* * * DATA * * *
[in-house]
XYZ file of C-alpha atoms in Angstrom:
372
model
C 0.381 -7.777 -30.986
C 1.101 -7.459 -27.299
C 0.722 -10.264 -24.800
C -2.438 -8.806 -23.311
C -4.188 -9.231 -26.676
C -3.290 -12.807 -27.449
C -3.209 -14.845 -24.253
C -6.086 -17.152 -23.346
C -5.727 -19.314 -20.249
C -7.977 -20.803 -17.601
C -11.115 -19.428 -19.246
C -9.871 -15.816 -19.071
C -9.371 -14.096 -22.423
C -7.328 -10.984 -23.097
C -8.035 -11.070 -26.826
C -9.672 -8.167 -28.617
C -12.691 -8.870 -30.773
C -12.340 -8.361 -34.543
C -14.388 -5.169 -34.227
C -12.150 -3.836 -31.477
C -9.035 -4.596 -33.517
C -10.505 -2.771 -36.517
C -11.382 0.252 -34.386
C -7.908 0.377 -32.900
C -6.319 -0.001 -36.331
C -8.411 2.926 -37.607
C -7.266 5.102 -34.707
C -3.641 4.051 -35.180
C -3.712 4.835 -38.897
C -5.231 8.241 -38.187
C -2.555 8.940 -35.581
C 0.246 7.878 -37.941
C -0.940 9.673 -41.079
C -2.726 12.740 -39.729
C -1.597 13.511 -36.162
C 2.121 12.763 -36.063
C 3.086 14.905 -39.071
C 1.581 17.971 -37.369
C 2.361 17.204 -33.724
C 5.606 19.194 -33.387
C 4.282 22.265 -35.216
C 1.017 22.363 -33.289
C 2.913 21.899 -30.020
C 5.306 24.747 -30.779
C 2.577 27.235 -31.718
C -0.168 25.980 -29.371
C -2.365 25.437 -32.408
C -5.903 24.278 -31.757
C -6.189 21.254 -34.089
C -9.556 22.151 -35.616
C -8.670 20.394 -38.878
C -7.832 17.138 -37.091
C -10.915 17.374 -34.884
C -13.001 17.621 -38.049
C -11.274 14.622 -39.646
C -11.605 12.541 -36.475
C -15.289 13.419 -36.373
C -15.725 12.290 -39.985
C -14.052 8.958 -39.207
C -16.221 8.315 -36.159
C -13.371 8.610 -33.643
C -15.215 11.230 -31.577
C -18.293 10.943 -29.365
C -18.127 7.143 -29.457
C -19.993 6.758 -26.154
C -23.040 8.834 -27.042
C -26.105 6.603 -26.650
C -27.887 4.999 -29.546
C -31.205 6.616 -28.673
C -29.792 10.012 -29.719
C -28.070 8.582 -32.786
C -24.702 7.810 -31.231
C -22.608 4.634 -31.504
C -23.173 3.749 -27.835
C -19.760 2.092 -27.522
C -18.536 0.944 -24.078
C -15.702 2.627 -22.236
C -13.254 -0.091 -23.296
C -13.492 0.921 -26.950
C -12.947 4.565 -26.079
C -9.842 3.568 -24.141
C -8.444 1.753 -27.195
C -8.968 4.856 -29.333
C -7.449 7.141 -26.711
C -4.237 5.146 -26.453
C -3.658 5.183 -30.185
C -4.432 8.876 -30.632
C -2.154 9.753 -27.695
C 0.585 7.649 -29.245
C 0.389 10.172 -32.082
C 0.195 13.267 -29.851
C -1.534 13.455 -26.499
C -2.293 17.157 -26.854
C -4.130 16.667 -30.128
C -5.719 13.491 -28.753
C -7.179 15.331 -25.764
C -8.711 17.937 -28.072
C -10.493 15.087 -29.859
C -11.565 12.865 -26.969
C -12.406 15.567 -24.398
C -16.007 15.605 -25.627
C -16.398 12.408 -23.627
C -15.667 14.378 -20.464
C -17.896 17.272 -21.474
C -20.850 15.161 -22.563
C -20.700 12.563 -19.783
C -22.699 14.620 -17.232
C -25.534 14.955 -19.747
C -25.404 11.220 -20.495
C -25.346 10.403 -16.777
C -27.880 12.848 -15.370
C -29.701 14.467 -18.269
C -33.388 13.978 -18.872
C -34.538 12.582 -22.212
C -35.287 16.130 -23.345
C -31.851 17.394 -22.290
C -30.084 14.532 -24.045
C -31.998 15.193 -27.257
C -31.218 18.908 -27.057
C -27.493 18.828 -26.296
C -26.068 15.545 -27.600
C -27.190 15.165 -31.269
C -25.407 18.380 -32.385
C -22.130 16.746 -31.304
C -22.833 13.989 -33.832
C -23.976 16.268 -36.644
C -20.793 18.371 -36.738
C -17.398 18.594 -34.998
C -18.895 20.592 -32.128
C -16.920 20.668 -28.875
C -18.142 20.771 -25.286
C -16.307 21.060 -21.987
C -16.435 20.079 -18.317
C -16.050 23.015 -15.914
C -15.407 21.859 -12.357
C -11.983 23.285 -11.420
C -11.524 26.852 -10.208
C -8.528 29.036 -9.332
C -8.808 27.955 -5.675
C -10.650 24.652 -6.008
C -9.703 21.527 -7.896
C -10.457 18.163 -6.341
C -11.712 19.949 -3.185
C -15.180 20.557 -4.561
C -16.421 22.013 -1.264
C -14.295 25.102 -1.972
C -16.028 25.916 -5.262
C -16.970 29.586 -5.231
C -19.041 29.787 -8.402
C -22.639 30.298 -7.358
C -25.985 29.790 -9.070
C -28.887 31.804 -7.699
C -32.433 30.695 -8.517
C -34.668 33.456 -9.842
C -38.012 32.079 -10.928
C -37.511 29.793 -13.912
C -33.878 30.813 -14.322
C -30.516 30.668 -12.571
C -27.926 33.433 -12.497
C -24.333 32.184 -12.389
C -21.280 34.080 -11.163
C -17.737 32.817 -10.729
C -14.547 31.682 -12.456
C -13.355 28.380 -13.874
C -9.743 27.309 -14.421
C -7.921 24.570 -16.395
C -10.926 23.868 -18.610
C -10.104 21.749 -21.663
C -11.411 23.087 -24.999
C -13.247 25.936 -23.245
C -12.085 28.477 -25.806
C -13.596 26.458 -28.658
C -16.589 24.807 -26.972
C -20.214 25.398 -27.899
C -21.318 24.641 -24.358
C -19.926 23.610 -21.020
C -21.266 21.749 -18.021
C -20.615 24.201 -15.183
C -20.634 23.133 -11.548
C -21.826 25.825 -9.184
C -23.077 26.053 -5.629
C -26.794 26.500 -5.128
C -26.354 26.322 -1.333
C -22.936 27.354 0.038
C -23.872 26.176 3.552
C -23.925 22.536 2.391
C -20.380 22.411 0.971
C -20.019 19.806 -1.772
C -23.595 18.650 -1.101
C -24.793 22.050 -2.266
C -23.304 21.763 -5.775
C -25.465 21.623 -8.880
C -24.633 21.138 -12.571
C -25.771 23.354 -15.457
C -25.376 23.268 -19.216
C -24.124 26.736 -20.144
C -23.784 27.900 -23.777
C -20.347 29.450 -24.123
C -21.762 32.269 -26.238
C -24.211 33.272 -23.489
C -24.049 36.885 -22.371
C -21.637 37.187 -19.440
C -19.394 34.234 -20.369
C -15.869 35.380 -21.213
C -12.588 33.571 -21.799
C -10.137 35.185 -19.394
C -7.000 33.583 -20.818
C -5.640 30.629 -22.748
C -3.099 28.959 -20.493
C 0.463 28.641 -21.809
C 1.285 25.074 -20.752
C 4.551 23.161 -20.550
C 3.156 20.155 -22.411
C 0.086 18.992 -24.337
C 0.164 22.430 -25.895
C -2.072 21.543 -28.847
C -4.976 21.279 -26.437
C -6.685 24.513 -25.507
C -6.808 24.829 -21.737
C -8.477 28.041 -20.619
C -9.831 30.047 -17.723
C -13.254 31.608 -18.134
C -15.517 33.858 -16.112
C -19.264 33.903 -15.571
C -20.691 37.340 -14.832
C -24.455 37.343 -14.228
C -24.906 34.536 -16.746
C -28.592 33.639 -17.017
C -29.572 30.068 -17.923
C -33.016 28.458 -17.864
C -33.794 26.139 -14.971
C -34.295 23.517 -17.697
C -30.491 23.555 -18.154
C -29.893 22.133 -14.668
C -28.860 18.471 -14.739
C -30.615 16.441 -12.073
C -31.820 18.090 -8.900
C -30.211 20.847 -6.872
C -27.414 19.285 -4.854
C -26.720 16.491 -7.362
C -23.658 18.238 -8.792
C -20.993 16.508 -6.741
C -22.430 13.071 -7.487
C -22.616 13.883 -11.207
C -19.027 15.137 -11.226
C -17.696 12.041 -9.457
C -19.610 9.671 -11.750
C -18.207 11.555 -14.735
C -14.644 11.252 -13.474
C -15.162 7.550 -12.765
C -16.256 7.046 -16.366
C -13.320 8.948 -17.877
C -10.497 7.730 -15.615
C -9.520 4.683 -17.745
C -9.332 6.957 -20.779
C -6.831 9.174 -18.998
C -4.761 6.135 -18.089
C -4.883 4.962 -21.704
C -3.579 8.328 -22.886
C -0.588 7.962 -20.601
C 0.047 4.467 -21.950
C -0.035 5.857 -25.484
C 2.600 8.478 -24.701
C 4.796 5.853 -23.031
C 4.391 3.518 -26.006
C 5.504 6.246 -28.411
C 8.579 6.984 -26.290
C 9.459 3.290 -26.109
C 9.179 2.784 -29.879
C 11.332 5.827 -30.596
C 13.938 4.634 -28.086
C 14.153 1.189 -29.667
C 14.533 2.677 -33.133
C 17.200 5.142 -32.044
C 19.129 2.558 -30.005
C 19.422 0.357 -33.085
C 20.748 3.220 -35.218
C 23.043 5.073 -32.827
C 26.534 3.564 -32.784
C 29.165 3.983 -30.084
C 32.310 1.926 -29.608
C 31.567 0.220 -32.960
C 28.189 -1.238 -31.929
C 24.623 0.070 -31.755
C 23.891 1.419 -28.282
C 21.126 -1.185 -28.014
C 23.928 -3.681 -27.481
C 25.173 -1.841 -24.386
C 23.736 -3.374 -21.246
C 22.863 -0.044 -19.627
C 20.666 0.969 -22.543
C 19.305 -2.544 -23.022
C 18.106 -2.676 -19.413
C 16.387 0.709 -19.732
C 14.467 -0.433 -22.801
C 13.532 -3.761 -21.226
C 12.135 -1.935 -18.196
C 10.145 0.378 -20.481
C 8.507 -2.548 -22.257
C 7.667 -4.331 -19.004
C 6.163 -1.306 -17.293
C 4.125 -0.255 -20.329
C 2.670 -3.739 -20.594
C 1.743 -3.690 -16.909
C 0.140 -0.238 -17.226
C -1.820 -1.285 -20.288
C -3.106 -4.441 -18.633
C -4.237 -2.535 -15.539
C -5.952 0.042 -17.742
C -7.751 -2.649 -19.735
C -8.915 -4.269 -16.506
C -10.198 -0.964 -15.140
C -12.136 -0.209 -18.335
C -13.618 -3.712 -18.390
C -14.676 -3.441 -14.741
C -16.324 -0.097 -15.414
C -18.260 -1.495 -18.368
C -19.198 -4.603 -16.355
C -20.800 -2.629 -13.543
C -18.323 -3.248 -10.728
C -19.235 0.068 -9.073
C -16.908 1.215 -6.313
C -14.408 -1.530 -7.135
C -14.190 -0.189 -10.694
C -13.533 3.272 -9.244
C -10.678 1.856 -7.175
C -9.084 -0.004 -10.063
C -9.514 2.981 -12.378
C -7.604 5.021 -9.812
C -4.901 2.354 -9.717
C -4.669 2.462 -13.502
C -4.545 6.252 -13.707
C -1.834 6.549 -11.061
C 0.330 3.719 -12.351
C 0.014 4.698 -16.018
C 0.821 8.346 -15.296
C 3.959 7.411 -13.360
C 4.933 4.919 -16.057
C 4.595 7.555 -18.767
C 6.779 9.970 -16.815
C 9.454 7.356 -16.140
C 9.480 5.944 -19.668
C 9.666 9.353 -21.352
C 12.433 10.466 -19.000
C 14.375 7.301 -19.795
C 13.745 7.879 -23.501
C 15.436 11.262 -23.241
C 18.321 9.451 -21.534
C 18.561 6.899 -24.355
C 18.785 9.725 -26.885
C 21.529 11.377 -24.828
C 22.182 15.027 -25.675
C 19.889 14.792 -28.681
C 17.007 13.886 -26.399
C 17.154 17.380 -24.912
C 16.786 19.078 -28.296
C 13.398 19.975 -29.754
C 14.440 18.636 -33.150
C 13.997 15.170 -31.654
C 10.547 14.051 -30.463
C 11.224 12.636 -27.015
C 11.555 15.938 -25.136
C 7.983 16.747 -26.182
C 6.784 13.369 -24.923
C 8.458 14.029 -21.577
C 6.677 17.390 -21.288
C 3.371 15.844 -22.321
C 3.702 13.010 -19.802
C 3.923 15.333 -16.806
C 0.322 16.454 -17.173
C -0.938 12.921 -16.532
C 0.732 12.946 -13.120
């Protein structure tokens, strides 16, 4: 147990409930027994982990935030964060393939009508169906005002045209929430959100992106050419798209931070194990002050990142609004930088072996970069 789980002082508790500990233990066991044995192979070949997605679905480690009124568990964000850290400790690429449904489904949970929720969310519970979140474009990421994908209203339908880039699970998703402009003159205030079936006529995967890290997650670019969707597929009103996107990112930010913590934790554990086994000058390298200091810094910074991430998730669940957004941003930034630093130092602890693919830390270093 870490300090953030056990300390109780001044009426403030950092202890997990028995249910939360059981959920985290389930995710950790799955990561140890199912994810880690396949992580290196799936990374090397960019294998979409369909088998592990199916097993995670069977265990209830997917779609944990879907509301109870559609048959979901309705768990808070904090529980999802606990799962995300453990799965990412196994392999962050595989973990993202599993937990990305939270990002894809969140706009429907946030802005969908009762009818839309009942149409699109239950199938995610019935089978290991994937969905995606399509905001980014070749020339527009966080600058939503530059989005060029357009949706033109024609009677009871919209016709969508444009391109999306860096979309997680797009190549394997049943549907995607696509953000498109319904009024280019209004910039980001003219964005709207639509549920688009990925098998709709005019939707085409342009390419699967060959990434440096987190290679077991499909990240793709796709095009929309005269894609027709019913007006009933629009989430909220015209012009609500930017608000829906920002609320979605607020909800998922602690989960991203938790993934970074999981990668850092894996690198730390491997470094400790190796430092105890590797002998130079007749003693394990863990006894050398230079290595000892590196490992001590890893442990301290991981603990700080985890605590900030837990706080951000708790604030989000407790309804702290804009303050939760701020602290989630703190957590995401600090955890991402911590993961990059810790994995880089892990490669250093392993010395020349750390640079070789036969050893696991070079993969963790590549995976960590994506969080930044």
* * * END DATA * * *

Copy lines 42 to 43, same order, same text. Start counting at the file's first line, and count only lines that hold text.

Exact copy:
C 1.581 17.971 -37.369
C 2.361 17.204 -33.724